The 616 names, individuals who traditionally invested in Lloyd's, have refused to provide cash owed to Equitas, the pounds 11.7bn reinsurance vehicle created by Lloyd's to take on the market's pre-1992 losses. They are part of a wider but dwindling group of investors who have refused to pay. A Lloyd's victory would effectively mean the end of mass resistance in the UK.
They allege they were defrauded because Lloyd's recruited them into the market in the early 1980s without warning that huge losses from asbestosis were about to hit insurance profits.
A spokesman for Lloyd's was optimistic about the chances of success. "We have an excellent case. The only thing that would prevent a victory is if the defendants can prove there is an error in the documents which calculate the amount each name must pay. We are sure they will not."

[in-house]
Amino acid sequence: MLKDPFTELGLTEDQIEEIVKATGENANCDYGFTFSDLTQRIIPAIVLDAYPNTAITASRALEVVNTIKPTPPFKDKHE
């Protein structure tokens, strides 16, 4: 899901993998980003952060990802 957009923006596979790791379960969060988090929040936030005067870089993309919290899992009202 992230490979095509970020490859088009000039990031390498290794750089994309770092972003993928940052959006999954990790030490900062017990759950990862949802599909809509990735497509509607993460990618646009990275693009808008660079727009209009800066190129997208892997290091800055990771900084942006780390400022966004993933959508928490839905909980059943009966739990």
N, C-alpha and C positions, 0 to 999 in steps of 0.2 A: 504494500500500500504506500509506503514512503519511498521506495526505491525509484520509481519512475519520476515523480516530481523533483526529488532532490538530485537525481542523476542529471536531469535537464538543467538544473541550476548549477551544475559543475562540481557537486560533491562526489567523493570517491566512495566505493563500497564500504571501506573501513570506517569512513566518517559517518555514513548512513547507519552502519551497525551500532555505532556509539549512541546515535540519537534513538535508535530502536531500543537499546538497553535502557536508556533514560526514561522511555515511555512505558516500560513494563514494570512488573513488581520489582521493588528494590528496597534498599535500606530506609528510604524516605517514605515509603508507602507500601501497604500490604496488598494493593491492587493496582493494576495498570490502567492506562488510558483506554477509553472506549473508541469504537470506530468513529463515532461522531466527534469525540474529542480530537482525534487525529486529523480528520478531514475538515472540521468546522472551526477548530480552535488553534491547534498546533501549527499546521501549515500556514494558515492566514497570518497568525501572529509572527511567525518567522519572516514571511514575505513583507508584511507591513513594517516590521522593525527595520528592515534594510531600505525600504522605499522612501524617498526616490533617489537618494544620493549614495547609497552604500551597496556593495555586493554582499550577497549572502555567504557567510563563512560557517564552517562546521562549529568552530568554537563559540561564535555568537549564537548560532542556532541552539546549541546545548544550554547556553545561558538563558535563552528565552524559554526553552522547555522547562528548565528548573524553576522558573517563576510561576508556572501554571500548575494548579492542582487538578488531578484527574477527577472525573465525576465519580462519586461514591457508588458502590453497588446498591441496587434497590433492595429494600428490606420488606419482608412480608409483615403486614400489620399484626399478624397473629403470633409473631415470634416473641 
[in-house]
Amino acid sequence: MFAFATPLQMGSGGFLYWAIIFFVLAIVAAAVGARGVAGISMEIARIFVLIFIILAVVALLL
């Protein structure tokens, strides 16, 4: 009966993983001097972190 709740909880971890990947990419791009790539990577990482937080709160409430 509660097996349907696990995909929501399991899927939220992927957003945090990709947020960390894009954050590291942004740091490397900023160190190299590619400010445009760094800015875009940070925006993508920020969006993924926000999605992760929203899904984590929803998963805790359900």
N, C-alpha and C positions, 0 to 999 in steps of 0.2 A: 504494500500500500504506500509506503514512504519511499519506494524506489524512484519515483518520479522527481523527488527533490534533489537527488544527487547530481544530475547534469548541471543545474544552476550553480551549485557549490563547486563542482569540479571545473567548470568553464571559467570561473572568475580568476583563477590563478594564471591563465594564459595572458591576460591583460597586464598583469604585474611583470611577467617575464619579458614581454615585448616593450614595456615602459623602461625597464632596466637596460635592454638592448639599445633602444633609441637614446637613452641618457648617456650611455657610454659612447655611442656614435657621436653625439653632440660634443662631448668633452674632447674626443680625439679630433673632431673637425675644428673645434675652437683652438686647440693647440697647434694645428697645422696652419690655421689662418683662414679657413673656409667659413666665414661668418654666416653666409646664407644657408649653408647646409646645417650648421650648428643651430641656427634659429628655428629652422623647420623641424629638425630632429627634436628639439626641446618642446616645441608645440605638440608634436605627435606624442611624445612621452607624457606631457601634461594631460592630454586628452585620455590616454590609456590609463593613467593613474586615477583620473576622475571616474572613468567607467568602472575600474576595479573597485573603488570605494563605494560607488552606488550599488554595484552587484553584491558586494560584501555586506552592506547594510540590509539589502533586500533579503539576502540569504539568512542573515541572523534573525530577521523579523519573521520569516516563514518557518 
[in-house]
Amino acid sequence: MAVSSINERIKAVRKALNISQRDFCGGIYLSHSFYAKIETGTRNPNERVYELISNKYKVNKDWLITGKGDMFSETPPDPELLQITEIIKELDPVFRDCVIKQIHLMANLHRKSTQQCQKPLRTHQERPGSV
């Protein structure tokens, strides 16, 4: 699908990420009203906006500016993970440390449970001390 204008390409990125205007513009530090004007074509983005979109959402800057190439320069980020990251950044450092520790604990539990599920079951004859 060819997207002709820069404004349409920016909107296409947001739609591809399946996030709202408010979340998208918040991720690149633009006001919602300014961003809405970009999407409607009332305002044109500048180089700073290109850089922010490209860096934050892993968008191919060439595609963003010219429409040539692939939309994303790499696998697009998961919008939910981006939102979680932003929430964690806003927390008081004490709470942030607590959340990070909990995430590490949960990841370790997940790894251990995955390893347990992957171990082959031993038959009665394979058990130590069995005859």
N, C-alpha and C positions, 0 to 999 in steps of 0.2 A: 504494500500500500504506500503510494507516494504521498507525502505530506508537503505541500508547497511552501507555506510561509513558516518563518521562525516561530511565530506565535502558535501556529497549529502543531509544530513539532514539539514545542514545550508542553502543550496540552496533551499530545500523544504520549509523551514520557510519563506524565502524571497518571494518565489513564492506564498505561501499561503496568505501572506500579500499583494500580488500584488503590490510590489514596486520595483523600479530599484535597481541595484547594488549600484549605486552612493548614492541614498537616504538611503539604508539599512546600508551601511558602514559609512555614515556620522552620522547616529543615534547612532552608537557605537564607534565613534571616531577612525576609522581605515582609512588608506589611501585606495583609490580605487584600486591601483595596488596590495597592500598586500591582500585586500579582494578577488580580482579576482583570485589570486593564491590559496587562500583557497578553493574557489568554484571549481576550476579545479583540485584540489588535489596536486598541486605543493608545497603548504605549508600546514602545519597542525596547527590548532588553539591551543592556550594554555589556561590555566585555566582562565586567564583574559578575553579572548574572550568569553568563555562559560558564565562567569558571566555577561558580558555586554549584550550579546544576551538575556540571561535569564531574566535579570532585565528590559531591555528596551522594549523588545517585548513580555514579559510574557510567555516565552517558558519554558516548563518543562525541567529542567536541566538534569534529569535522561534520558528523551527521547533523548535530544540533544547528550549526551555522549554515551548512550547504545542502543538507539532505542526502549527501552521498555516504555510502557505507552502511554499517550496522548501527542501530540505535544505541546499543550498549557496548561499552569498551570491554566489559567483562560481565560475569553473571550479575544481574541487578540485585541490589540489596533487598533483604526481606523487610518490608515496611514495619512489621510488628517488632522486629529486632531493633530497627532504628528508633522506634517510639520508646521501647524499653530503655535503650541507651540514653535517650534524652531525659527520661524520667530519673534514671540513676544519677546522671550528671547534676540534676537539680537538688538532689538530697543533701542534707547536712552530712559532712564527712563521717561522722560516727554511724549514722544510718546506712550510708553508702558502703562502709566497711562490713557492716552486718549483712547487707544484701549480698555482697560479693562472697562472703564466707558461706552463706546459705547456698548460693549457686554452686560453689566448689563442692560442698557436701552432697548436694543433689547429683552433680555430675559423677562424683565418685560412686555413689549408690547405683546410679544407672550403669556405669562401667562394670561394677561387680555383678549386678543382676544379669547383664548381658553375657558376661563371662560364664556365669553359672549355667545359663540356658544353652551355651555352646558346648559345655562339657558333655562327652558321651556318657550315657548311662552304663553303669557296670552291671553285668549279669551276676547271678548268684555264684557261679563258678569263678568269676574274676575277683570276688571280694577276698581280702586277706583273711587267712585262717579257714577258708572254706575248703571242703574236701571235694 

Even high-profile defendants such as John Pascoe admit that defeat looks likely. Last night he said: "I will not be able to pay anything like the pounds 500,000 Lloyd's claims I owe them and how would I ever be able to afford pounds 6m to launch a fraud suit? Names have been totally shafted by Equitas and the current judicial process."
In another twist, the defendants are expected to argue that Mr Justice Tuckey is compromised because his brother in law Jeremy Hardie, chairman of WH Smith, was active in Lloyd's for many years.Reuse content